Major giving may be the pinnacle of professional fundraising. Cultivating and closing a major gift is both an art and a science, and those fundraisers who are good at it become valuable in the charitable sector. But it’s not easy; especially when your time cycle is a mere 365 days long, when we fail or succeed at achieving our targets based on an arbitrary line in time, called “the year-end.”
Finding the right prospects
A major gift is any gift resulting from the cultivation of and the solicitation activity with higher-capacity prospects. Any other definition, especially ones defining major gifts based on a gift amount, are arbitrary. They vary widely from charity to charity and, by focusing on amounts, miss the key ingredient in major gift success: activity!
Major gift activity drives your financial success. Activity allows you to identify qualified prospects, introduce them to your case, cultivate them, and finally solicit them within a limited time frame.
Qualified prospects must possess both affinity for the case and capacity to make a major gift. Affinity can be cultivated, given enough time. Capacity on the other hand is purely an issue of fact; prospects either have it or they don’t.
So where do you find these high-capacity prospects? Begin with your own database – prospects are often closer than you think! Volunteers are a source of qualified prospects – everyone knows someone. But don’t rely on volunteers only; set aside a specific time to research and identify a number of new prospects each week.
Ask ... but not right away
Once identified, call (or have your volunteer call) the prospect and set up a “discovery” meeting. Face to face is always preferable, but if not feasible, a phone chat is a close second. Ask questions and LISTEN to the answers! Understand what motivates the prospect, where their interest in the case lies, what their actual capacity is, what recognition they may desire. Finally, gain agreement to submit a proposal and leave with a decent understanding on what the “ask” amount should be.
When it comes to the proposal, there is one rule: No cold proposals ever! Stick to what you agreed in the discovery meeting and ask the prospect to review the draft proposal. This will allow you to engage them in the process and fine-tune the proposal. It also gives them partial ownership of the ask.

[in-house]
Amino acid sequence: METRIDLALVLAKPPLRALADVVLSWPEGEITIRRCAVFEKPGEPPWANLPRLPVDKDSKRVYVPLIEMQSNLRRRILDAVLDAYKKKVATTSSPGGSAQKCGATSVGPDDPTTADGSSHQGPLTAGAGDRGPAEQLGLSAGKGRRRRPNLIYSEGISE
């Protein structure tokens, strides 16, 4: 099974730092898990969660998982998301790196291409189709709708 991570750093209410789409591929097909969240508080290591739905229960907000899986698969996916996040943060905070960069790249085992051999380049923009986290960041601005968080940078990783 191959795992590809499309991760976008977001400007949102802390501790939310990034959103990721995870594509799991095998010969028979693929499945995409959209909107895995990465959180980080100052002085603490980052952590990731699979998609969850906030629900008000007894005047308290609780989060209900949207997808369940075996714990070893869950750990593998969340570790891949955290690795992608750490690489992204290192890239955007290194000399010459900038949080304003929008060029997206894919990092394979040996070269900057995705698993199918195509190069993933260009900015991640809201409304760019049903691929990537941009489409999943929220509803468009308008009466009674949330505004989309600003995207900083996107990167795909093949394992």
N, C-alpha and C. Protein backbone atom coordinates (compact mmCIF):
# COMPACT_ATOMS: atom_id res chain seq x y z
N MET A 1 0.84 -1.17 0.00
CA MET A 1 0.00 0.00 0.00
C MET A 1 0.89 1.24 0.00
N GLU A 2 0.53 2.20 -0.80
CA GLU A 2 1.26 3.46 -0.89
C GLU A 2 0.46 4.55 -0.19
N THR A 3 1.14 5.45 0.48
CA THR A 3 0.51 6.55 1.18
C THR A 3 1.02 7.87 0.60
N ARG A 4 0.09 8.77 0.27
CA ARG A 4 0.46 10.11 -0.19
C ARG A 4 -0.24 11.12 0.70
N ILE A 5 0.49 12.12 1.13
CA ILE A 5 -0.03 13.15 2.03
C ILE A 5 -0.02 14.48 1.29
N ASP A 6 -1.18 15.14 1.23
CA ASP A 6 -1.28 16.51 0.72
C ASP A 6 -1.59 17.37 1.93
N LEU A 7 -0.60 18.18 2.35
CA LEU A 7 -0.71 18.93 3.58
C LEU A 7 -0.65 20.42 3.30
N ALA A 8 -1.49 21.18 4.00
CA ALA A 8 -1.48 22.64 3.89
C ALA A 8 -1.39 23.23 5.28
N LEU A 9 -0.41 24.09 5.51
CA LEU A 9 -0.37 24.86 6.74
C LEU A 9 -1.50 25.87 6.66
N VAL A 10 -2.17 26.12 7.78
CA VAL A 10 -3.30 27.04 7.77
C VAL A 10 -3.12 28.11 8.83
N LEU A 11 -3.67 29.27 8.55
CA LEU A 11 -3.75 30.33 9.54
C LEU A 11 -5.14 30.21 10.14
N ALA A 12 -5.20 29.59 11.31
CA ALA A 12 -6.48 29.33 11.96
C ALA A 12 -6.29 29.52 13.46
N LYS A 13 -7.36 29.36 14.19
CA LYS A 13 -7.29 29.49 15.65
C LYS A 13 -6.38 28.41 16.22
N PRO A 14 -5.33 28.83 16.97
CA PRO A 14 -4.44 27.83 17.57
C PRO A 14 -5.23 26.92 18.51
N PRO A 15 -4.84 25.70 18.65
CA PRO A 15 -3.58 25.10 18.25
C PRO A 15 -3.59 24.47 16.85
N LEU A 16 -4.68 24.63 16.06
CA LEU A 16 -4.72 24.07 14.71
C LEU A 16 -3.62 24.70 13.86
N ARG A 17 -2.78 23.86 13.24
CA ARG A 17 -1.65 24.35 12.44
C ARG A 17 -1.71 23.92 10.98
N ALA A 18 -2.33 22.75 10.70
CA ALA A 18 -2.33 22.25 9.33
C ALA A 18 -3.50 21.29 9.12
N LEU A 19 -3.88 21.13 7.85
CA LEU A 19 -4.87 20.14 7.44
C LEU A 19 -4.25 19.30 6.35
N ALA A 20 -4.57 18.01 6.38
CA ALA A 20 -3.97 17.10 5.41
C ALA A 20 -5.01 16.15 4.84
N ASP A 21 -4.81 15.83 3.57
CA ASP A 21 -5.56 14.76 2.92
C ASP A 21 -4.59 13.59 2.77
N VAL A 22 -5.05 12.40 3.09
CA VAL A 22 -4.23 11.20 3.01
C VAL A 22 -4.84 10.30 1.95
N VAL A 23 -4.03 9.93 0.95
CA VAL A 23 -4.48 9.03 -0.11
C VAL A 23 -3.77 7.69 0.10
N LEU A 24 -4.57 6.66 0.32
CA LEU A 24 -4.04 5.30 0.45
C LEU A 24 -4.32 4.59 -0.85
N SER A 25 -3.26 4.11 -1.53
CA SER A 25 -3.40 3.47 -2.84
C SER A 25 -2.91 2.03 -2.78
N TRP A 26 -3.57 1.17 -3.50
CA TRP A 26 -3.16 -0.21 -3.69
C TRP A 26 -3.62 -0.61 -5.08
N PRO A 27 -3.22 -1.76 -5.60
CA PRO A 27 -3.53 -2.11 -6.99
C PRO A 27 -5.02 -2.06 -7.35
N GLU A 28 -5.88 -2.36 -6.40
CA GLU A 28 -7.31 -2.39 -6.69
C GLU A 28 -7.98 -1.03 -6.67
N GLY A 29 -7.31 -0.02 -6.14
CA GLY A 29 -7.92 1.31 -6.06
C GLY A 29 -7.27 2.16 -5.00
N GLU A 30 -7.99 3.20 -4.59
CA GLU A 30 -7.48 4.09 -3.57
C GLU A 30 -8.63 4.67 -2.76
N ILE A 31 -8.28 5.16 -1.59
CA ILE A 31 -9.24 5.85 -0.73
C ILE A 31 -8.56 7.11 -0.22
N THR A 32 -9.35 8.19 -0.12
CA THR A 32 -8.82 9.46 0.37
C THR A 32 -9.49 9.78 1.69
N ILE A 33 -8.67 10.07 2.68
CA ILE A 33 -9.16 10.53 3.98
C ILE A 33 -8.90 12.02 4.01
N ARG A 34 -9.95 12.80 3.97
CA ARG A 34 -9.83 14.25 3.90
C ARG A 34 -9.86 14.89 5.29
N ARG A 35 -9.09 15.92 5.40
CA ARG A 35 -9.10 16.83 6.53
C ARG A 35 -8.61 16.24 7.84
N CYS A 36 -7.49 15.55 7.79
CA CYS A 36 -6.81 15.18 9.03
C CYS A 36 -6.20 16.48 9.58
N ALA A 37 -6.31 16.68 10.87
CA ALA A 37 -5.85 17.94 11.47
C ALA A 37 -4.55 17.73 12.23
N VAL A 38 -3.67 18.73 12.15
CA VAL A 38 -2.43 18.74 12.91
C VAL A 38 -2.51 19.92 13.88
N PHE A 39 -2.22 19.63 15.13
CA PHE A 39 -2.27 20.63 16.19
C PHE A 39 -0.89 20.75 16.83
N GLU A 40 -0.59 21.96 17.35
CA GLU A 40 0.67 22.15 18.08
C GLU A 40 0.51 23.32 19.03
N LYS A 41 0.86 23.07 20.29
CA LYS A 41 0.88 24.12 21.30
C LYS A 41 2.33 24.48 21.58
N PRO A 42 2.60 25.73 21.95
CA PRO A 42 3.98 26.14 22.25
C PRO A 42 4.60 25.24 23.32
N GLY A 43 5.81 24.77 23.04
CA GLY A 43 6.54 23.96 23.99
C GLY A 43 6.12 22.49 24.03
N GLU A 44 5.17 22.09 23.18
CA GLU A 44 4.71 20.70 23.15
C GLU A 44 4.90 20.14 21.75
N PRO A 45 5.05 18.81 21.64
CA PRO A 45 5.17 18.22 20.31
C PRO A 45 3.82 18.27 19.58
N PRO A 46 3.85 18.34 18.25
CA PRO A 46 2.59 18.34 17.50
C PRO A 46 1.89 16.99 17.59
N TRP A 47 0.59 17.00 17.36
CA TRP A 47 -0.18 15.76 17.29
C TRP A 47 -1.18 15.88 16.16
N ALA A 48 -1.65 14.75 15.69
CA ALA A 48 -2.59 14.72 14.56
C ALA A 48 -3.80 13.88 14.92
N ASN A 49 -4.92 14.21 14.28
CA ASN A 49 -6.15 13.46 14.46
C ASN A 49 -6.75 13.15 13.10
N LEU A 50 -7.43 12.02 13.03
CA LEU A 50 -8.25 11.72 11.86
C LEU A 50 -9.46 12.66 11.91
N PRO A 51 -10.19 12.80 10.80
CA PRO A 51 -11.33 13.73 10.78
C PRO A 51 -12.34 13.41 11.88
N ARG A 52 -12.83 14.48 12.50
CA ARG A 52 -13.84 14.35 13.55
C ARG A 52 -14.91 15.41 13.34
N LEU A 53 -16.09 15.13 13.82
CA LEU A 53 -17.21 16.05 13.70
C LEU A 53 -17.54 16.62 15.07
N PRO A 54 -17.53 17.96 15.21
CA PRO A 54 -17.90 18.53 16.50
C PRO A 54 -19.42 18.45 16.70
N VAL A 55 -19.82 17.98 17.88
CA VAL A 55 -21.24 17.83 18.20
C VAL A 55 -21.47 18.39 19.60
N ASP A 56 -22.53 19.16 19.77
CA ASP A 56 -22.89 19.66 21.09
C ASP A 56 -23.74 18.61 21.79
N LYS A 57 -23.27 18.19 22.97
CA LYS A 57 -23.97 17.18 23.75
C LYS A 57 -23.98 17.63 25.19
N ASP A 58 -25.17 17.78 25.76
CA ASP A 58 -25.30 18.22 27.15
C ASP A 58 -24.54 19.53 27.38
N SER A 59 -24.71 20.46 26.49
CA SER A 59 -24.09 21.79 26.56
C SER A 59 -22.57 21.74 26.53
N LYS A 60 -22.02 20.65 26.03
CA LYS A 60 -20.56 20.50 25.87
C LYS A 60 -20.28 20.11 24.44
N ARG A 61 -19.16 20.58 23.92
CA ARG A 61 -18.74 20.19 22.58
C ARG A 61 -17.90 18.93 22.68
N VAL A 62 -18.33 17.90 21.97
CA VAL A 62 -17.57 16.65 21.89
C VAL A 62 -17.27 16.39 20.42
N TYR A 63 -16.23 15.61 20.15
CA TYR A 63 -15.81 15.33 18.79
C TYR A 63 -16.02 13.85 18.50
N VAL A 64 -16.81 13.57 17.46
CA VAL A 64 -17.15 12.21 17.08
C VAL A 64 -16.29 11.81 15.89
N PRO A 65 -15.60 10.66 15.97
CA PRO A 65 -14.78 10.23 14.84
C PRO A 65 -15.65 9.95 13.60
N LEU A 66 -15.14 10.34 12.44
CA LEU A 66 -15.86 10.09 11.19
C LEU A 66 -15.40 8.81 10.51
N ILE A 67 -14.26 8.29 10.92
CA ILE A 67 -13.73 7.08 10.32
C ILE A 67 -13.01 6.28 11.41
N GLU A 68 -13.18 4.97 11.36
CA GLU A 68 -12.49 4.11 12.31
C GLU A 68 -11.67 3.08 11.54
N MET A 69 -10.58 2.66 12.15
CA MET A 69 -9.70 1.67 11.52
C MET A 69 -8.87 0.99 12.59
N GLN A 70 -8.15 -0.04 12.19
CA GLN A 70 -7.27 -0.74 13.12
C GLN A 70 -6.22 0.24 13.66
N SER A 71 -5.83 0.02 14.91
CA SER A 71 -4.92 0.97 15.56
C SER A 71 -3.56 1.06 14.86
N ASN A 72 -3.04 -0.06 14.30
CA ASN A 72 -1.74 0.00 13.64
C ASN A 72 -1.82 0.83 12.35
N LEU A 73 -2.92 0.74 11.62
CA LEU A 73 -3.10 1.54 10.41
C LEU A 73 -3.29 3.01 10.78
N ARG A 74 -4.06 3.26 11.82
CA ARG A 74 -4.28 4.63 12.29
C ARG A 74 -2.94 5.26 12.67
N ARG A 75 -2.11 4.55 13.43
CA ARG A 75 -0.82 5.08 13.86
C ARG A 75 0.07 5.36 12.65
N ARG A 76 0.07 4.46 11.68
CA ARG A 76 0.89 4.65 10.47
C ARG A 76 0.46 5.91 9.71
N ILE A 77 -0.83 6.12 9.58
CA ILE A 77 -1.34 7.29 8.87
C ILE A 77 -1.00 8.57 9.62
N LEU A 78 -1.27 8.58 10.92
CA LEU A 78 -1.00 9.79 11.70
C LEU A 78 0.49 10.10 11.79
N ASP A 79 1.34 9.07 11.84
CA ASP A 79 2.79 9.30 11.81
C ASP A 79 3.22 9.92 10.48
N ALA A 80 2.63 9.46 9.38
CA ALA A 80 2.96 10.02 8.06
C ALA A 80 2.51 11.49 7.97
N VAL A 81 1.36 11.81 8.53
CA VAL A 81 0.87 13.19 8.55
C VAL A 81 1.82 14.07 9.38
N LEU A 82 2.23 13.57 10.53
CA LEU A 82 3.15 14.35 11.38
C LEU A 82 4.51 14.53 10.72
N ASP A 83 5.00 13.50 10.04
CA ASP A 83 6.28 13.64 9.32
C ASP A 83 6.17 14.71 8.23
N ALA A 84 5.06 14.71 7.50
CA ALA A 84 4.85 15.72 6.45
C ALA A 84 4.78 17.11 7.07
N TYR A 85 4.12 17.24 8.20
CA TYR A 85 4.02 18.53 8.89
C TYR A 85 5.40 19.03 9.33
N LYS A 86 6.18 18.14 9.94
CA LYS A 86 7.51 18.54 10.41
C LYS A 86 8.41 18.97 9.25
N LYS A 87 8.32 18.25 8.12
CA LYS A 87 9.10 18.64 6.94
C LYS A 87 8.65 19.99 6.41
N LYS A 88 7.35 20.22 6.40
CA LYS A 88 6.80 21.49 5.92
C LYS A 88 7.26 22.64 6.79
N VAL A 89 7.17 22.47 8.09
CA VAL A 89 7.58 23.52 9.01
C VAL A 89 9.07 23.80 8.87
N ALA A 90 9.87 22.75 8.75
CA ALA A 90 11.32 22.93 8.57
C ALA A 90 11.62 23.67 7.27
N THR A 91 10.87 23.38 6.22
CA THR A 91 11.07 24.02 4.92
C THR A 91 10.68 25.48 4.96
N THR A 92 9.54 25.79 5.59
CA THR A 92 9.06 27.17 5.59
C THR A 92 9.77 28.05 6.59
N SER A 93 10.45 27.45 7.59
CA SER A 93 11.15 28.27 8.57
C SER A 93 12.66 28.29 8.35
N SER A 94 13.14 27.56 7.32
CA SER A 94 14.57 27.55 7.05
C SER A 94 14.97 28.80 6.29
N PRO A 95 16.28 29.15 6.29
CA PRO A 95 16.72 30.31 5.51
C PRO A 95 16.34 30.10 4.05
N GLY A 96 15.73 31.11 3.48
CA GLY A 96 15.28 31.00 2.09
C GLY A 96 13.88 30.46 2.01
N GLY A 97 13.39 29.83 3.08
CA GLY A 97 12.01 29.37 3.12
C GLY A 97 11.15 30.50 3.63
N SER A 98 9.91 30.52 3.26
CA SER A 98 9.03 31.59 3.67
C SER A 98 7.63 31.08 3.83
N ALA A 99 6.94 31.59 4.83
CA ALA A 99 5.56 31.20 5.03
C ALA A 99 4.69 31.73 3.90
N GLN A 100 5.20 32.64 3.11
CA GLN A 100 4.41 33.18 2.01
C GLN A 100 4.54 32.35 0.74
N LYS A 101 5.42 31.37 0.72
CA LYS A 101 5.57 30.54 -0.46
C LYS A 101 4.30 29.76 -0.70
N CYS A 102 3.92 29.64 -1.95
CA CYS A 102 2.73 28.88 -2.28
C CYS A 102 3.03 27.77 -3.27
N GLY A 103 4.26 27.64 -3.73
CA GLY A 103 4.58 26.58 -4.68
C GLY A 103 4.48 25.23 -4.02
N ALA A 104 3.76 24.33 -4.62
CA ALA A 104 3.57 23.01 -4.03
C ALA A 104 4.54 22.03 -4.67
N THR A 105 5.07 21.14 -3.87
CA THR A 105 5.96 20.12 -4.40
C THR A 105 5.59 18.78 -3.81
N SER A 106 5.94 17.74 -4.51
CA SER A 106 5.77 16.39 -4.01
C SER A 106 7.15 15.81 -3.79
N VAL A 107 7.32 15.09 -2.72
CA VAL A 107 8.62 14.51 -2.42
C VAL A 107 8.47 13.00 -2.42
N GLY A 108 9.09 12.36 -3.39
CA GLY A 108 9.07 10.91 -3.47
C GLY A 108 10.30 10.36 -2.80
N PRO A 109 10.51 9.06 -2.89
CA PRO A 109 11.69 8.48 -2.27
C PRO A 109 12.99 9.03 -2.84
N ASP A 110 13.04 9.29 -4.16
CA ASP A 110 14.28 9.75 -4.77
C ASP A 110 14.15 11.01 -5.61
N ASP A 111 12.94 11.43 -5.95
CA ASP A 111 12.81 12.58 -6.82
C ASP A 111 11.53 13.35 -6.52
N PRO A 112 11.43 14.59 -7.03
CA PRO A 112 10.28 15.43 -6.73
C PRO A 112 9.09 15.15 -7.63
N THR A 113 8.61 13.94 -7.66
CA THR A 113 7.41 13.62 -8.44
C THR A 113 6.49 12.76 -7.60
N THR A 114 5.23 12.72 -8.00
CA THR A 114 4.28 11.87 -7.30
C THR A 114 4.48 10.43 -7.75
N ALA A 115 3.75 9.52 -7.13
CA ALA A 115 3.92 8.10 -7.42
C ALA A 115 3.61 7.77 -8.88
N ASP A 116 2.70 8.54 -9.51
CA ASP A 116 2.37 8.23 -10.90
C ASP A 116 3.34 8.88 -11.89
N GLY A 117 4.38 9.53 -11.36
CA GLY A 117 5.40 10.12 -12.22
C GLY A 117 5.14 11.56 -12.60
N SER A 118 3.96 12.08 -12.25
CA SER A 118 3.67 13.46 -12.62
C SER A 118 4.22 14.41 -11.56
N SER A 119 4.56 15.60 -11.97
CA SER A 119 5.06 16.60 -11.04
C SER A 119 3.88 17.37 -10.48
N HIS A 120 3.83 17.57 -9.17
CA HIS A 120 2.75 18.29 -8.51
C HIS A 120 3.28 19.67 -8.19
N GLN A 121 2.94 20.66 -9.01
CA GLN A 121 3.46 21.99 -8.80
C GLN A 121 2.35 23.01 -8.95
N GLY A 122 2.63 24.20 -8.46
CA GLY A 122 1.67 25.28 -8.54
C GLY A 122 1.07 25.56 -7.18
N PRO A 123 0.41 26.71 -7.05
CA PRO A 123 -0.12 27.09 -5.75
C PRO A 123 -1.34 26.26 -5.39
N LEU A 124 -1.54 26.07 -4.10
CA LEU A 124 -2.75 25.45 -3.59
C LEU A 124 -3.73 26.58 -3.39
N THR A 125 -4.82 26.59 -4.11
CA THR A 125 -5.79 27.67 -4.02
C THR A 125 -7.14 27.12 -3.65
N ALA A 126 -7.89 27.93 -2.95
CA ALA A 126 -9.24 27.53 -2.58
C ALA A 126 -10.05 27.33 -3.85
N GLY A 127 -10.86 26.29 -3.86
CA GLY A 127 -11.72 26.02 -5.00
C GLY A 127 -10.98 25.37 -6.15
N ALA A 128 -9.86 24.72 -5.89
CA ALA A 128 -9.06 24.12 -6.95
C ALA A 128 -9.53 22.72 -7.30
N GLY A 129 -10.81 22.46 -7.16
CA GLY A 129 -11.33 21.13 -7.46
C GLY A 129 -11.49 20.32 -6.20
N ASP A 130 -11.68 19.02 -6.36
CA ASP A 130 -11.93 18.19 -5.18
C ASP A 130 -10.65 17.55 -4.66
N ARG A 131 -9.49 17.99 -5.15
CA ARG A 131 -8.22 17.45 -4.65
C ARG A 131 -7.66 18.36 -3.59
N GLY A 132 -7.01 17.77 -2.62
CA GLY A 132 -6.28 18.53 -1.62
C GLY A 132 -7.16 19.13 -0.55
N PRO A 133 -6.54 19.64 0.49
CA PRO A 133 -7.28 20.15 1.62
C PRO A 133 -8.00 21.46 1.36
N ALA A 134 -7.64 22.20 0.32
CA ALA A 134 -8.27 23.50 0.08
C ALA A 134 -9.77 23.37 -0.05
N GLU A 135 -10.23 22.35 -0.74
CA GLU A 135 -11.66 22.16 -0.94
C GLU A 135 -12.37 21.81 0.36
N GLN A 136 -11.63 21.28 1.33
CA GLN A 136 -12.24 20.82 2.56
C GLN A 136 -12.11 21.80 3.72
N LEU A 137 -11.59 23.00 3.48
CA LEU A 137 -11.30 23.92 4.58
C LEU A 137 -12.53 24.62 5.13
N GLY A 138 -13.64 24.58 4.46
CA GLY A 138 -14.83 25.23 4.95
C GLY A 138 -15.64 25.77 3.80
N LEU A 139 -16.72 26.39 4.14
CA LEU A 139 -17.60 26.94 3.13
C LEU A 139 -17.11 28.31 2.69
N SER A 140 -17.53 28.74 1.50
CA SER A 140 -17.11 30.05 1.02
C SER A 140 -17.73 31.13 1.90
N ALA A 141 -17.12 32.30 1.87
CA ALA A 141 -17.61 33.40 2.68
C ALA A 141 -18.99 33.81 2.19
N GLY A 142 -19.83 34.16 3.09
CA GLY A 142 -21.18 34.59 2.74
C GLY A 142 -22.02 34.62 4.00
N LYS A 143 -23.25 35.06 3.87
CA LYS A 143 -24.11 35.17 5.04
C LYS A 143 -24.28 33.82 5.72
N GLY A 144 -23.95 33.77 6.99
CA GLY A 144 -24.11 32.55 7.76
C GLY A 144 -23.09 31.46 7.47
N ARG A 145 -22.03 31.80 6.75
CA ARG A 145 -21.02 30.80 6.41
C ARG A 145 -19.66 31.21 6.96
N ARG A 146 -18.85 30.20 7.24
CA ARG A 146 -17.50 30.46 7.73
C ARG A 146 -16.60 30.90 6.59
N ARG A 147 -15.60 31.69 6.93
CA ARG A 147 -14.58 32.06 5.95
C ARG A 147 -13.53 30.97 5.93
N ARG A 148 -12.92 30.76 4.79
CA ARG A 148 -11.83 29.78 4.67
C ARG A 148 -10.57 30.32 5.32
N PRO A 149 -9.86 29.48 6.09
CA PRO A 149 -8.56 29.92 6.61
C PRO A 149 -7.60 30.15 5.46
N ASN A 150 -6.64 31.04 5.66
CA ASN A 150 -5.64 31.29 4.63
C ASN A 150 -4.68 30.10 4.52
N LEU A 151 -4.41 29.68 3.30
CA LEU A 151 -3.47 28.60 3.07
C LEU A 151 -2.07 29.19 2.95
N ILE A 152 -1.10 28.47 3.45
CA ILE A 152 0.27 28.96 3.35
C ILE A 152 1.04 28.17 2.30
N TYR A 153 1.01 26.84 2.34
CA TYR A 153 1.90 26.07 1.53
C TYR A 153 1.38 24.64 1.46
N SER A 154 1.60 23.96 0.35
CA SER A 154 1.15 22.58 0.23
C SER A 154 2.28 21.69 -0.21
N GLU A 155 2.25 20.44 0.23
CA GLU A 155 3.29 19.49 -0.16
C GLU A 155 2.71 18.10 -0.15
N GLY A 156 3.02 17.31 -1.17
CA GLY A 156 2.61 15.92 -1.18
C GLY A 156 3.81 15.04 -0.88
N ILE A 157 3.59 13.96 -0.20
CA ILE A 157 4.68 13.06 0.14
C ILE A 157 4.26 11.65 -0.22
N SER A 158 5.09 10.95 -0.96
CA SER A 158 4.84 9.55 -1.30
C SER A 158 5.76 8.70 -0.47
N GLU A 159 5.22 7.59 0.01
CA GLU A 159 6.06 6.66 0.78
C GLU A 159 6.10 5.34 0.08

Always maximize the ask. It takes the same amount of effort whether you raise $10,000 or $50,000, so ask for the maximum amount, given the prospect’s estimated capacity. Never offer a range of desired amounts. That creates uncertainty in the donor’s mind, and they will invariably give at the lower end of the range.
When to fold ’em, how to hold ’em
Fundraisers will sometimes think of a number of reasons why they should not ask right now, why the ask amount should be less than what we may have discussed or why the case may currently not be strong enough. This presuming on behalf of the prospect should be avoided at all costs. In a 365-day cycle, the best time to ask is now! No-one will get offended if we ask for a gift that is higher than their capacity. If the timing is not good for them, they will simply tell us. In any case, none of this should be an issue if we have done a good job during our discovery meeting.
If you’re facing a tight deadline to achieve your targets, be prepared to walk away from a prospect that won’t become a donor. In a 365-day cycle, we do not have the luxury of cultivating forever; any amount of time we invest in a non-productive prospect is time we could have invested in a more promising potential donor. Knowing when to let go of a prospect is a talent every fundraiser should develop.
If cultivation gets you a new gift, thoughtful and consistent stewardship will turn it into a recurring annual donation. Make a stewardship plan that will generate a monthly list of donors to contact or meet with. For each one, create a personalized, factual stewardship report that speaks to the real impact their gift has made.
When donors decline, thank them anyway. After all, they did take the time to speak with you and to receive and review your request. If they are a prospect, aim to continue cultivating, seek permission to come back next year, and ask for a discussion about why you were declined.
No donor visits, no gifts
Finally, we should remember that it is activity (prospecting, cultivating, meeting with and soliciting prospects) that determines financial results and not vice versa! Therefore, set your activity targets by number of solicitations to be completed in a year, number of prospects to manage and number of new prospects to be introduced to your case. If you can generate 45 to 50 solicitations per major gifts staff person, totaling 3 times their annual revenue goal, that goal will almost always be met or exceeded in any given 365-day cycle.
Jessica Rawn has been a professional fundraiser for a decade, currently with YMCA of Simcoe/Muskoka. With experience in annual giving, soliciting major gifts and developing planned giving infrastructure, she received her CFRE designation in 2009. Recently Jessica was invited to travel to Sri Lanka to share best practices of North American fundraising. Contact her by email; follow her on Twitter @JessicaRawn
Dino Sophocleous has over 20 years of experience with small, community-based organizations and large regional and national charities. He has first‐hand knowledge of the difficulties, challenges and competition charities face today, and is well versed in annual fund development, major gift and capital campaigns. He is the Executive Director with the Arthritis Research Foundation, and holds a CFRE and a BA (Specialized Honours) in Economics from York University. Contact him by email.